Likewise Italian philosopher Giordano Bruno went beyond the Copernican model: he proposed the Sun was essentially a star, and that the universe contained an infinite number of inhabited worlds populated by other intelligent beings. Bruno actually revealed the continuum of universe, which provoked ire of the clergy. Roman Inquisition charged him with blasphemy and he was burnt at stake.
Much adored heroine of France Joan of Arc who led the French army to several important victories during the Hundred Years, War, was put on trial for charges of “insubordination and heterodoxy” and was burned at the stake for heresy when she was only 19 years old. Twenty-five years after her execution, an inquisitorial court revisited the trial and pronounced her innocent. The court declared her a martyr. Later, she was beatified in 1909 and even canonized in 1920.
Countless courageous Dabholkars have been protecting the liberty of human minds through their audacious struggle and heroic battles. Spiraling extremism is an accelerating challenge for rationality in every domain of life. Obscurantist elements are bent upon enslaving human minds and seeking to shape a world where rationale should be subservient to faith. Rationalists like Dabholkar are considered more dangerous than guns and arsenal and therefore eliminated brutally.
Whereas the war between rationale and faith is as old as human society is, its recent manifestations are more complex. Political economy of faith has added new dimensions to human society. It has transformed from a banal matter of individual worship to a complex web of militarised political and economic interests. Millions of simpletons are made fodder of this endless insane war. Both faith and counter-faith have been used as a fig-leaf to conceal nefarious motives such as controlling natural resources and dominating regional and global power structures.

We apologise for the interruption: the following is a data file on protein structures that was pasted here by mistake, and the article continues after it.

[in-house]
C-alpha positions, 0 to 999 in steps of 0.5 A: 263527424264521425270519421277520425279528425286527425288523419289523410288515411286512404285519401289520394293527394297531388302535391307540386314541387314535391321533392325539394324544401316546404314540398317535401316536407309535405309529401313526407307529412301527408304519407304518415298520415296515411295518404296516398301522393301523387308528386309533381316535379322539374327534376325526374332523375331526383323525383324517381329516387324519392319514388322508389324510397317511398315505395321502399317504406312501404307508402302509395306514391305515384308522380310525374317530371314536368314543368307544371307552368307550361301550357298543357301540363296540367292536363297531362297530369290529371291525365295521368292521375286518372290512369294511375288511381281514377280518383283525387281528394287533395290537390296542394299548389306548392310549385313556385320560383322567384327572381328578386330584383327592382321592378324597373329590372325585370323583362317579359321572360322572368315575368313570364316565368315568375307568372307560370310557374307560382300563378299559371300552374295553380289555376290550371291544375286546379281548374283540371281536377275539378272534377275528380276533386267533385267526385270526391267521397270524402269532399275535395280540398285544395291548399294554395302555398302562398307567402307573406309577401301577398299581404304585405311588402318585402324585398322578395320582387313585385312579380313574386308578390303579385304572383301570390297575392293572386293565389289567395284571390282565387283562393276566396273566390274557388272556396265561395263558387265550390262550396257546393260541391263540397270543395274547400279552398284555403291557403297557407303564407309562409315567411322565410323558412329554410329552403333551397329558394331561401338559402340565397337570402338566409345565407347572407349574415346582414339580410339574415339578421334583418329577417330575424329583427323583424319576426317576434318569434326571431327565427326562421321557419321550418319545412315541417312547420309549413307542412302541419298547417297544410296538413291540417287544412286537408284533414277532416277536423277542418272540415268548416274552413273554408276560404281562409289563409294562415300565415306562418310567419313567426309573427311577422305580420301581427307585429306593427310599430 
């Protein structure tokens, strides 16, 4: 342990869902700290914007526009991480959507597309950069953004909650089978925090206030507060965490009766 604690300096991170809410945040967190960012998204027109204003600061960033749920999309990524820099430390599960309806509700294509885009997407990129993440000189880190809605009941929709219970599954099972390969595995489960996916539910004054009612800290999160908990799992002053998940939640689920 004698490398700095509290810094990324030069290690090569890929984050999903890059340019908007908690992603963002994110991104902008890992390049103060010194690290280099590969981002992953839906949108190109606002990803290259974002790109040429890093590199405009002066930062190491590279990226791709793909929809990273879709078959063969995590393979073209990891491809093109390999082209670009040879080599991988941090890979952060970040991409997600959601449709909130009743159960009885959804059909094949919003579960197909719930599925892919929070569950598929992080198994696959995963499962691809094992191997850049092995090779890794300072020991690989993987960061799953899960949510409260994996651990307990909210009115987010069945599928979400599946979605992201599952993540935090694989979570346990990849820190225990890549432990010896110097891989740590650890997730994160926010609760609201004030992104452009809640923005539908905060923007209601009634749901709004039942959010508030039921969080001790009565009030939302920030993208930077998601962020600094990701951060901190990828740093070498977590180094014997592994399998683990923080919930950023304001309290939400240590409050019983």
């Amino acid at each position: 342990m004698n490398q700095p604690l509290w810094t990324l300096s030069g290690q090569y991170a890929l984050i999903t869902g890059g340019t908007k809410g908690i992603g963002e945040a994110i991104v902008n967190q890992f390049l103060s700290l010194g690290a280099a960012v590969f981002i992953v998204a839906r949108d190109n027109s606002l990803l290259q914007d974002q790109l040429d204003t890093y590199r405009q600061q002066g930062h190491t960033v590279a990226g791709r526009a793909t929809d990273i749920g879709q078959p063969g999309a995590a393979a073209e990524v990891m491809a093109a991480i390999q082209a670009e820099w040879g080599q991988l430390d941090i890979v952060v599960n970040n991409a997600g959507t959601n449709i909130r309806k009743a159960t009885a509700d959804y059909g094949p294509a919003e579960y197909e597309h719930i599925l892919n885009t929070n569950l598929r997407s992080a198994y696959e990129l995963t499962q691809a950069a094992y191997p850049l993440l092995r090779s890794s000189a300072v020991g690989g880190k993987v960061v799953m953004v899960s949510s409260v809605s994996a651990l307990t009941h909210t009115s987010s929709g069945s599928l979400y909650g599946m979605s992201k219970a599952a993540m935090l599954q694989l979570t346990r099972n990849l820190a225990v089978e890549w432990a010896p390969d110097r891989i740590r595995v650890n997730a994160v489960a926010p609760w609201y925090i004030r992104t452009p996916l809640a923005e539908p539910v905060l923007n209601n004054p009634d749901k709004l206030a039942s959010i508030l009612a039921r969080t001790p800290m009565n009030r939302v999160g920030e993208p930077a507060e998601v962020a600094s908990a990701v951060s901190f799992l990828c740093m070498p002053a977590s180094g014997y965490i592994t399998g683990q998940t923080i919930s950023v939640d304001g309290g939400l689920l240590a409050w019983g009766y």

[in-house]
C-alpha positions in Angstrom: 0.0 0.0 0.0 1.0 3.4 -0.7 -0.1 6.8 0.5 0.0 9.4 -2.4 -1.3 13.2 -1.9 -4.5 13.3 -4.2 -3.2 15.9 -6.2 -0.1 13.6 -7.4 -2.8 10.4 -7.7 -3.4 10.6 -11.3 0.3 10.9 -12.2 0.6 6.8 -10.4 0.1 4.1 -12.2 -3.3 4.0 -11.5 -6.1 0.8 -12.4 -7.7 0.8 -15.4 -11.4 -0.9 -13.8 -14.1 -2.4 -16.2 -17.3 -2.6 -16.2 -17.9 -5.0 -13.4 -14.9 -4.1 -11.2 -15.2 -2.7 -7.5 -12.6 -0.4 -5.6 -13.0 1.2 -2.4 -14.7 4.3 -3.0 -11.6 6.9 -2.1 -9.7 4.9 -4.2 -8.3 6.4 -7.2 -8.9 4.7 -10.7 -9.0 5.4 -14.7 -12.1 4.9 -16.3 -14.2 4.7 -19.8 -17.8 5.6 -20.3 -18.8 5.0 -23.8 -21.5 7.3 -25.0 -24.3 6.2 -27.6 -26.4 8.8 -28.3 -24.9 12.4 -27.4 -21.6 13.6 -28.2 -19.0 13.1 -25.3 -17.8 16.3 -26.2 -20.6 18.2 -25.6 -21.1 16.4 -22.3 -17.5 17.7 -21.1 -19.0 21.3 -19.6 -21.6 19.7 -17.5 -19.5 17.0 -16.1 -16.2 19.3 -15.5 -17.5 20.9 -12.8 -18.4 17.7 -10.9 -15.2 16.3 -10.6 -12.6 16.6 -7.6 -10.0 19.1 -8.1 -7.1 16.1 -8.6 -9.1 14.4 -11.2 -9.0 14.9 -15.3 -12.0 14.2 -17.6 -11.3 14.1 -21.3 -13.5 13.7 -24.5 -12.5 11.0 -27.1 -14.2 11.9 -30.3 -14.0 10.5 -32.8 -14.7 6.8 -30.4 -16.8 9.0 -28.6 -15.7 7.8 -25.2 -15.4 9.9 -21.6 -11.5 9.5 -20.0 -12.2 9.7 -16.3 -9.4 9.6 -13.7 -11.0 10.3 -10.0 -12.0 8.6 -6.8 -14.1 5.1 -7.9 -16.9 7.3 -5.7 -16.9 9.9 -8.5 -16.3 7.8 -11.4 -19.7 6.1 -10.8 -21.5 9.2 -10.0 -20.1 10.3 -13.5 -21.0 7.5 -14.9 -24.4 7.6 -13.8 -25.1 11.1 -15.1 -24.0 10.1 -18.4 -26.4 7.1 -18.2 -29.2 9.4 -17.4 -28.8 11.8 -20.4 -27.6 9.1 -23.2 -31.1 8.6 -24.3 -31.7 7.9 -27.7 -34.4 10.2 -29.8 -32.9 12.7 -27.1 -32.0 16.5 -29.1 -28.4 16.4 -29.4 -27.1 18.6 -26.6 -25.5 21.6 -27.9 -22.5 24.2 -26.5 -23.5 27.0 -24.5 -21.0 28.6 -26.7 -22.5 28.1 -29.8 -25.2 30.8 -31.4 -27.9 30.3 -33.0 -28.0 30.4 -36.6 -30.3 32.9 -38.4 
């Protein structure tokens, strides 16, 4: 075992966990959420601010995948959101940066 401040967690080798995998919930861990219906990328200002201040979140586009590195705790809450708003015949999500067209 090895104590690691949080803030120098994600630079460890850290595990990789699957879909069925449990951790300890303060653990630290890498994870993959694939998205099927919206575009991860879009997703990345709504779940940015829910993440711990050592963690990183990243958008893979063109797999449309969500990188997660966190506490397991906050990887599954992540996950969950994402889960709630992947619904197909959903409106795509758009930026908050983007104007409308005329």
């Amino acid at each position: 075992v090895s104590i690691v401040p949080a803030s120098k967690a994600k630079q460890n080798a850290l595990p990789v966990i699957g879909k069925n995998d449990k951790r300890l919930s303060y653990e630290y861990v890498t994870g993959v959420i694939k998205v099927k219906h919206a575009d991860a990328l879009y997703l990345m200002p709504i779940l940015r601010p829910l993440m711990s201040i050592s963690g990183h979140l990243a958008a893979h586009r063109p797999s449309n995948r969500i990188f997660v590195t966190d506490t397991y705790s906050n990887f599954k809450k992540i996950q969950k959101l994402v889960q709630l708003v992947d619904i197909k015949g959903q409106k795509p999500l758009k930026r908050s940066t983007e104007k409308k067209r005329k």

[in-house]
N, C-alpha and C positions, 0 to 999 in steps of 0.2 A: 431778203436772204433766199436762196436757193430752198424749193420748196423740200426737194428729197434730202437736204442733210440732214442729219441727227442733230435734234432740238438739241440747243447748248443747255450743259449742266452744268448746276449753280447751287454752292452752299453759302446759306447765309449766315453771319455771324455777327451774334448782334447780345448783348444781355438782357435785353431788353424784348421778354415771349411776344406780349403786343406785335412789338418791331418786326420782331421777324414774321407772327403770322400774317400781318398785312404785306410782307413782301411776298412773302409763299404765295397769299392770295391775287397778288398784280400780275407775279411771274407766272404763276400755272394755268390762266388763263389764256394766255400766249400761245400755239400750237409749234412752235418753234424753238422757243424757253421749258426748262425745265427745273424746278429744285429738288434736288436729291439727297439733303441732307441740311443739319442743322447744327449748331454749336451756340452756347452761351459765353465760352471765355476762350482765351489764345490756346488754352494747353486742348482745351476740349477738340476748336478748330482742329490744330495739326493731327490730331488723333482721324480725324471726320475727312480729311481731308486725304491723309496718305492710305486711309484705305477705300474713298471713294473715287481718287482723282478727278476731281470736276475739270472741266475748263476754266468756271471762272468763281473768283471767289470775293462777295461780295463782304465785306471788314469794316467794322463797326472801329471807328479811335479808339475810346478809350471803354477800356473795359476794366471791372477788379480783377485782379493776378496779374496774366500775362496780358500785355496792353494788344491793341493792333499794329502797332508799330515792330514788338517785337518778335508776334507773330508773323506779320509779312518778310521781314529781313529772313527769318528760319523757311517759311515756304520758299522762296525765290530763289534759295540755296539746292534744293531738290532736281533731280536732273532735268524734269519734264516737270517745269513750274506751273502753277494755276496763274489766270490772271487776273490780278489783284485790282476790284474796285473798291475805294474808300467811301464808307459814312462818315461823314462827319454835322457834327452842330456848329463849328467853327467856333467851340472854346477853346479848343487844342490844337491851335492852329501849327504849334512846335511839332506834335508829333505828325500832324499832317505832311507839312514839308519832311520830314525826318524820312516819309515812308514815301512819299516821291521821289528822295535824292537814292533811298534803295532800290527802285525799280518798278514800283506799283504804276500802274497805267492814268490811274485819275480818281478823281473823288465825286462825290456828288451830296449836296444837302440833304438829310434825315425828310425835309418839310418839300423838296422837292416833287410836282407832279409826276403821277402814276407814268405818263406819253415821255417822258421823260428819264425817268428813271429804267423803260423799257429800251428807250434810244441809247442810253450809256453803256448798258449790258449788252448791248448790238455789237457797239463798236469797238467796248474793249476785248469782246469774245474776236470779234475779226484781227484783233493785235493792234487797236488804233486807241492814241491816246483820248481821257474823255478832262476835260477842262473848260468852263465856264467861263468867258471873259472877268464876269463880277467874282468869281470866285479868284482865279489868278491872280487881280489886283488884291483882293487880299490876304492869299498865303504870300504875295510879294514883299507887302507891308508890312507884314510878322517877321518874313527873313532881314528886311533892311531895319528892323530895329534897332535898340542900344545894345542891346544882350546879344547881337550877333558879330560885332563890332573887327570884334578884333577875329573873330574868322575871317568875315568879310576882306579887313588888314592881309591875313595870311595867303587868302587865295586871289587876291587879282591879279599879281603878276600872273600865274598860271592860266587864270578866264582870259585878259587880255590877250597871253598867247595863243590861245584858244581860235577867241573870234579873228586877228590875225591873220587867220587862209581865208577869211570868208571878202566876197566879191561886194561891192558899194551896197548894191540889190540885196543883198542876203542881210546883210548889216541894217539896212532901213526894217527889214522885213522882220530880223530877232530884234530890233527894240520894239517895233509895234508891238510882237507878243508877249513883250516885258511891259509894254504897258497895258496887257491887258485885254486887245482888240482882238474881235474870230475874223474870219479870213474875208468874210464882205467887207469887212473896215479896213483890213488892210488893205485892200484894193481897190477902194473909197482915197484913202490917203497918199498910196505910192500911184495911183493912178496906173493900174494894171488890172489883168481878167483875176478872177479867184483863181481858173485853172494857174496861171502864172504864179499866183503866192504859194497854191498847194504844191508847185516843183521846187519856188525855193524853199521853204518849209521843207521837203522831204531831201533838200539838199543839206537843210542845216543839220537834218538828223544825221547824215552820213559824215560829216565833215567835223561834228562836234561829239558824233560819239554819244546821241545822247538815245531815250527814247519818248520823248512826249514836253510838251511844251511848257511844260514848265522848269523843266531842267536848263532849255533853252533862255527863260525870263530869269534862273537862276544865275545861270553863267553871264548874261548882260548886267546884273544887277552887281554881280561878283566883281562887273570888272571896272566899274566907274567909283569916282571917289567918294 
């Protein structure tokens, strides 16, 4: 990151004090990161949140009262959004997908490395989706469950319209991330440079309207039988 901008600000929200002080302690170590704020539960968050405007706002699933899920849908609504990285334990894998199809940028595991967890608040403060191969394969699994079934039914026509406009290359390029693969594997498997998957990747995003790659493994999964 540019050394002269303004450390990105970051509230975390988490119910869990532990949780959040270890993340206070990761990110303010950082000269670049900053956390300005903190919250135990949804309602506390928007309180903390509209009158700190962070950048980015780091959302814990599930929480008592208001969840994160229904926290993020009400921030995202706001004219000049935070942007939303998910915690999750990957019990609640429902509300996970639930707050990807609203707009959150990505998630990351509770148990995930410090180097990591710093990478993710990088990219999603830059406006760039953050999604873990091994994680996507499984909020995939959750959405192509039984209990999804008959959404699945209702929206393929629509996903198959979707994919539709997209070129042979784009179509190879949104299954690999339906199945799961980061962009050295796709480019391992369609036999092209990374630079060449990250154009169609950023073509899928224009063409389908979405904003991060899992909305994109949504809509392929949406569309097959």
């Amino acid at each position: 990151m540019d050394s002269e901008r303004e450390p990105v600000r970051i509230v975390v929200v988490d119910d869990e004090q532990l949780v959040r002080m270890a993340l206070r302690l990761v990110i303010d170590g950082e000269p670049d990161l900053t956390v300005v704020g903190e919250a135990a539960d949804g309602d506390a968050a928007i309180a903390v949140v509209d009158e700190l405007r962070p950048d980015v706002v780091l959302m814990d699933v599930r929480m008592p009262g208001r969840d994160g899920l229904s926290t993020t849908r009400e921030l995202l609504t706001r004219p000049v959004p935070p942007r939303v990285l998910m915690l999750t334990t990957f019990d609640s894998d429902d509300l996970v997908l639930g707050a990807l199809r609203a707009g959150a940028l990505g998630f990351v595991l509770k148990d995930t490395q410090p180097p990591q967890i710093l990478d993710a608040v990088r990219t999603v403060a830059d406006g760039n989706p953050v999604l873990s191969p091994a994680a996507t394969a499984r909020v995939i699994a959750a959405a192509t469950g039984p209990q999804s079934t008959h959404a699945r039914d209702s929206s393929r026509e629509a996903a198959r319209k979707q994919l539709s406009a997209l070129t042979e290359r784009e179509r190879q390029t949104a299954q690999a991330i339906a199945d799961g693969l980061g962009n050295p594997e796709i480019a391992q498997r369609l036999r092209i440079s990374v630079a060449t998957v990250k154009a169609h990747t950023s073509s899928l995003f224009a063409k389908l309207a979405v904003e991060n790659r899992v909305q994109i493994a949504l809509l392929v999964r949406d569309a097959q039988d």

Forces fighting wars in the name of faith and protection of peace often pursue their ulterior motives. Warriors, most of them in their innocence, are hoodwinked and become fuel for the fire. Since dogma dominates their minds and does not allow altruism to nest in their cerebrum, they turn malevolent.
Extremism either in the name of faith or peace has emerged as a serious peril for human society. Societal needs of billions of people are being heavily compromised due to resource drain on wars and illusive security. Conventional security demands are becoming predator for real human security agenda. Millions languishing in hunger, illiteracy, morbidity and unemployment are left with crumbs to crawl with. Human development agenda has been eclipsed by security priorities, which will logically perpetuate extremism and violence. National budgets are heavily skewed in favour of security demands and vital areas of health, drinking water and education are left starving.
From foreign policy to trade and investment, every policy domain revolves around security mania. Regional alliances have also veered their focus towards cooperation for security and not for human development in the member countries. Faith and fear have emerged as defining factors and rationale no more guides the decision making process.
The real crisis in today’s world is not security but the dominance of faith and the ensuing fear. When decision-making process becomes a function of fear and faith rather than rationale, it will only multiply the prevalent crisis.
In this context, Dabholkar’s murder is not just a crime but actually an assault on rationalism. What should prevail; logic or faith is the ultimate battle of human societies. It will not be unfounded to insinuate that the Homo sapiens will relegate to Chimpanzees if rationale is trounced.
The writer is Chief Executive of Strengthening Participatory Organization-SPO; firstname.lastname@example.org)